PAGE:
As CBS Sports’ R.J. Anderson pointed out in his article on the same subject, if you test a 26-man roster daily, you end up with 20,000 tests per month. The entire state of Arizona has tested a total of 33,000 people thus far. ESPN’s Adrian Wojnarowski reported that the NBA was hopeful to return via the use of a rapid results blood test that would provide answers in 5-13 minutes. The machines that can produce these tests are being distributed nationally right now, but to assume they would be available for the leagues’ use rather than for the broader public is a bit rosy at this stage, and that’s assuming they don’t produce false negatives. 

The Conditions

Arizona in summer is like seven inches from the midday sun. Chase Field can maybe be used for four seven-inning games a day? That means you’re playing games early in the morning and late at night at spring training stadiums, to avoid playing things like doubleheaders in triple-digit heat. Throw in that the proposal includes players socially distancing in the stands rather than in the dugout, only now without the benefit of air conditioning and shade, and well, you might say that take … it’s a hot one.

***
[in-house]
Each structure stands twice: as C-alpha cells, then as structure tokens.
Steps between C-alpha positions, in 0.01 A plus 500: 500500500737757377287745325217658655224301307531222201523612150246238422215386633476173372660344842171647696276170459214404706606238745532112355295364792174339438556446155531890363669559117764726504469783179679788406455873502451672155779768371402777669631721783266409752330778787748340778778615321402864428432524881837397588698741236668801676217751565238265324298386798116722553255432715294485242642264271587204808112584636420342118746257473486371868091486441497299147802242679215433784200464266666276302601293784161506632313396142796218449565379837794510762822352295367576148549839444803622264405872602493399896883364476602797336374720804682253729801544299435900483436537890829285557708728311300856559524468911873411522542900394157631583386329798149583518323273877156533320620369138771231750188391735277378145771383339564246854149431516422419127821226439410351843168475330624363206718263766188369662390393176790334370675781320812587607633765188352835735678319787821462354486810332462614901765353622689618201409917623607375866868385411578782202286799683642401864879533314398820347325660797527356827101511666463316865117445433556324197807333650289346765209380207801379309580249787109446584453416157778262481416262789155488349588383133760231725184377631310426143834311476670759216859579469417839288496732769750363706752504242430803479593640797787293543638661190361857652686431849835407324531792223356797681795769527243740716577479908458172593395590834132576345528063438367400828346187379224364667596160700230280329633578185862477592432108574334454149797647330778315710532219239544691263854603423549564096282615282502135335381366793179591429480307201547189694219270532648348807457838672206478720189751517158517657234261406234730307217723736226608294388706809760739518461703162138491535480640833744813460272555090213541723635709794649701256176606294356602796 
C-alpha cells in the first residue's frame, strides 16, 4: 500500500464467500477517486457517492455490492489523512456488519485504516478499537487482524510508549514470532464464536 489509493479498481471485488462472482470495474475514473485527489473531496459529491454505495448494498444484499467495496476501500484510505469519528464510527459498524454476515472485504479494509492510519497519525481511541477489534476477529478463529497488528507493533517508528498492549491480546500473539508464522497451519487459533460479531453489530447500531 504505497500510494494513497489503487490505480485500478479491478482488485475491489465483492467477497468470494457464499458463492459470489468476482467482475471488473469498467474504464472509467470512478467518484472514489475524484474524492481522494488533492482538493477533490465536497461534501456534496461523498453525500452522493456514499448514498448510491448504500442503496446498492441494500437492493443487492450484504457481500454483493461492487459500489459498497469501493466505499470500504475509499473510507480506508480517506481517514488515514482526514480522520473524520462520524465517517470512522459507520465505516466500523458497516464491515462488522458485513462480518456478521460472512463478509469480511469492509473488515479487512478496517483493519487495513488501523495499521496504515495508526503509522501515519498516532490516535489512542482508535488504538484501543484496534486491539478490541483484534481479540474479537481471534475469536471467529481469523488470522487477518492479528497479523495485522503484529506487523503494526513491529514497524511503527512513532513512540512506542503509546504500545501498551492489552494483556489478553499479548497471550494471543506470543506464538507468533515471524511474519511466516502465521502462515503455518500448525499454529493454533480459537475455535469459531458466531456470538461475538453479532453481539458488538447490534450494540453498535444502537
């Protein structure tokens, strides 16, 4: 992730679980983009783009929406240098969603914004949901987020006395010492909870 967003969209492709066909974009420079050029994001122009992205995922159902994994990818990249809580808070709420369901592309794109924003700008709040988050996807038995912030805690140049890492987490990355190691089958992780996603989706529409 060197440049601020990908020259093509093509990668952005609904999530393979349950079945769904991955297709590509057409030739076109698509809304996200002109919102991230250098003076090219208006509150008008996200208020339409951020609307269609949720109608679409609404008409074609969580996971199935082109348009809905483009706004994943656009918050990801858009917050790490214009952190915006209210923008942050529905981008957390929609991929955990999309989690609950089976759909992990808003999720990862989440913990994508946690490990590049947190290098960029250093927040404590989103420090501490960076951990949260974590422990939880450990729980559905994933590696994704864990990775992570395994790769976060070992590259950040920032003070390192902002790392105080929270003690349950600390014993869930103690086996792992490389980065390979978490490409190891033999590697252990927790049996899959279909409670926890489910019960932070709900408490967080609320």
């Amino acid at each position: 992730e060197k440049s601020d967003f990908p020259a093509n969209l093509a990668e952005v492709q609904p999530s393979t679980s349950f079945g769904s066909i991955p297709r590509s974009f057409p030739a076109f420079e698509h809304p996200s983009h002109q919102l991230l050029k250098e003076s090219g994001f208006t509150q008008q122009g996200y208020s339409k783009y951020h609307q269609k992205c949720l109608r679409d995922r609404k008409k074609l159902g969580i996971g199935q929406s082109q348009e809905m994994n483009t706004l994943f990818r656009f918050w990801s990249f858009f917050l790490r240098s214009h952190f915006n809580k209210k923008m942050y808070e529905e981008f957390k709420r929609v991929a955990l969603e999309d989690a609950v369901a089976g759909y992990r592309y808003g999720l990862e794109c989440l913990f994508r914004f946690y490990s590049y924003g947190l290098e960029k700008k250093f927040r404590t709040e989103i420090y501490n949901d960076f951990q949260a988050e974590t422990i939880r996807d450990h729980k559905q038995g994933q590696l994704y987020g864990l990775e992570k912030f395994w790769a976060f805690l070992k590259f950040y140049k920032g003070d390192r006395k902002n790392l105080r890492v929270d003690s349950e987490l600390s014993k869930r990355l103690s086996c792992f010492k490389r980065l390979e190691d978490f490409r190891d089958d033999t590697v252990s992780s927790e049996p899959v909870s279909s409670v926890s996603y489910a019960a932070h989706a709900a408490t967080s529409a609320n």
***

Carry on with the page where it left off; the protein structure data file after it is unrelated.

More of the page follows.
The Case of a Positive Test

Passan’s article says that “While the possibility of a player or staff member testing positive for the coronavirus exists, even in a secured setting, officials do not believe that a positive test alone would necessarily be cause to quarantine an entire team or shut down the season.” The plan to combat the necessary quarantine of some individuals, should one test positive, is to have expanded rosters available. As we all know, viruses respect the boundary of taxi squad players.

Passan notes that the allure of additional salaries and benefits provided to players via expanded rosters would appeal to the PA, and that is undoubtedly true. Both sides find appeal in a plan that would get baseball back on its feet in the near term. What it doesn’t show is a reasonable understanding and regard for the safety of the athletes and staff who would be at risk.